Front-end developers have a myriad of choices when it comes to content carousels. May I suggest Flickity? Now that we have 3D capabilities in our browsers, why not give a shot at creating an actual 3D carousel?

The markup for this demo takes the same form as the box, cube, and card. Let’s make it interesting and have a carousel with 9 panels.

<div class="scene">
  <div class="carousel">
    <div class="carousel__cell">1</div>
    <div class="carousel__cell">2</div>
    <div class="carousel__cell">3</div>
    <div class="carousel__cell">4</div>
    <div class="carousel__cell">5</div>
    <div class="carousel__cell">6</div>
    <div class="carousel__cell">7</div>
    <div class="carousel__cell">8</div>
    <div class="carousel__cell">9</div>

Now apply basic layout styles. Let’s give each cell 20px gaps between one another, done here with left: 10px. The effective width of each panel remains 210px.

.scene {
  width: 210px;
  height: 140px;
  position: relative;
  perspective: 1000px;

.carousel {
  width: 100%;
  height: 100%;
  position: absolute;
  transform-style: preserve-3d;

.carousel__cell {
  position: absolute;
  width: 190px;
  height: 120px;
  left: 10px;
  top: 10px;

Next up: rotating the faces. This carousel has 9 cells. If each cell gets an equal distribution on the carousel, each panel would be rotated 40 degrees from the next ( 360 / 9 ).

.carousel__cell:nth-child(1) { transform: rotateY(  0deg); }
.carousel__cell:nth-child(2) { transform: rotateY( 40deg); }
.carousel__cell:nth-child(3) { transform: rotateY( 80deg); }
.carousel__cell:nth-child(4) { transform: rotateY(120deg); }
.carousel__cell:nth-child(5) { transform: rotateY(160deg); }
.carousel__cell:nth-child(6) { transform: rotateY(200deg); }
.carousel__cell:nth-child(7) { transform: rotateY(240deg); }
.carousel__cell:nth-child(8) { transform: rotateY(280deg); }
.carousel__cell:nth-child(9) { transform: rotateY(320deg); }

Now the outward shift. Back when we were creating cube and boxes, the translate value was simple to calculate, as it was equal to one half the width, height, or depth of the object. Now with a carousel, there is no size we can immediately reference. We’ll have calculate the distance for the shift by other means.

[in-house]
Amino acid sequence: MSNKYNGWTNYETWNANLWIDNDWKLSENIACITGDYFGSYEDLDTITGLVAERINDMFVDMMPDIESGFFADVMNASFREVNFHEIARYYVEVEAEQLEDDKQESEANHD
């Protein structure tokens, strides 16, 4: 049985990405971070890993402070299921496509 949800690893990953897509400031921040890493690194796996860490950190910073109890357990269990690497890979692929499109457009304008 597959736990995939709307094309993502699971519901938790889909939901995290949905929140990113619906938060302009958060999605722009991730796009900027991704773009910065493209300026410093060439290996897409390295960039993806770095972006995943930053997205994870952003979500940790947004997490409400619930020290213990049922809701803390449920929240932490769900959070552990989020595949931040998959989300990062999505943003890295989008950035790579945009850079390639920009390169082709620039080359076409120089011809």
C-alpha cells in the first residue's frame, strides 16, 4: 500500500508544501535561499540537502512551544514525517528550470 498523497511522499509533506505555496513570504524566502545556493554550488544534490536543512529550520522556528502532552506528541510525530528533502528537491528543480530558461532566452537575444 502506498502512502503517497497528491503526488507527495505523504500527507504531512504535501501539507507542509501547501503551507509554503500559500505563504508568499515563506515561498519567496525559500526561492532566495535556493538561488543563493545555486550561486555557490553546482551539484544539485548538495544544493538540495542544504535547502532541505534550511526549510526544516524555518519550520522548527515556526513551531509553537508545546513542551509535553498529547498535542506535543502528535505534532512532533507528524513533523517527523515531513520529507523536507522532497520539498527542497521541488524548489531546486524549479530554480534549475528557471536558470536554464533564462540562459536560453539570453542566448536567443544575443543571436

Drawing out a diagram of the carousel, we see that we only know two things: the width of each panel is 210px and the each panel is rotated 40 degrees from the next. If we split one of these triangles down its center, we get a right triangle, prime for some trigonometry.

Geometric diagram of carousel

We can determine the length of r in this diagram with a basic tangent equation.

Trigonometric calculation

There you have it, 288px is the distance to translate the panels out in 3D space.

.carousel__cell:nth-child(1) { transform: rotateY(  0deg) translateZ(288px); }
.carousel__cell:nth-child(2) { transform: rotateY( 40deg) translateZ(288px); }
.carousel__cell:nth-child(3) { transform: rotateY( 80deg) translateZ(288px); }
.carousel__cell:nth-child(4) { transform: rotateY(120deg) translateZ(288px); }
.carousel__cell:nth-child(5) { transform: rotateY(160deg) translateZ(288px); }
.carousel__cell:nth-child(6) { transform: rotateY(200deg) translateZ(288px); }
.carousel__cell:nth-child(7) { transform: rotateY(240deg) translateZ(288px); }
.carousel__cell:nth-child(8) { transform: rotateY(280deg) translateZ(288px); }
.carousel__cell:nth-child(9) { transform: rotateY(320deg) translateZ(288px); }

If we decide on changing the width of the panel or the number of panels, we only need to plug in those two variables into our equation to get the appropriate translateZ value. In JS terms, that equation would be:

var tz = Math.round( ( cellSize / 2 ) /
  Math.tan( ( ( Math.PI * 2 ) / numberOfCells ) / 2 ) );
// or simplified to
var tz = Math.round( ( cellSize / 2 ) /  Math.tan( Math.PI / numberOfCells ) );

Just like our previous 3D objects, to show any one panel, we need only to apply the reverse transform on the carousel.

/* show fifth cell */
.carousel {
  transform: translateZ(-288px) rotateY(-160deg);

Edit this demo on CodePen

By now, you probably are thinking how re-writing transform styles for each panel is tedious. And you’re absolutely right. The repetitive nature of 3D objects lend themselves to scripting. We can offload all the monotonous transform styles to our JavaScript, which, if done right, will be more flexible than the hard-coded version.

Edit this demo on CodePen

Not only can we change the number of cells, we can even change the orientation of the carousel from horizontal to vertical. Perfect for The Price is Right wheel.

Next: Conclusion →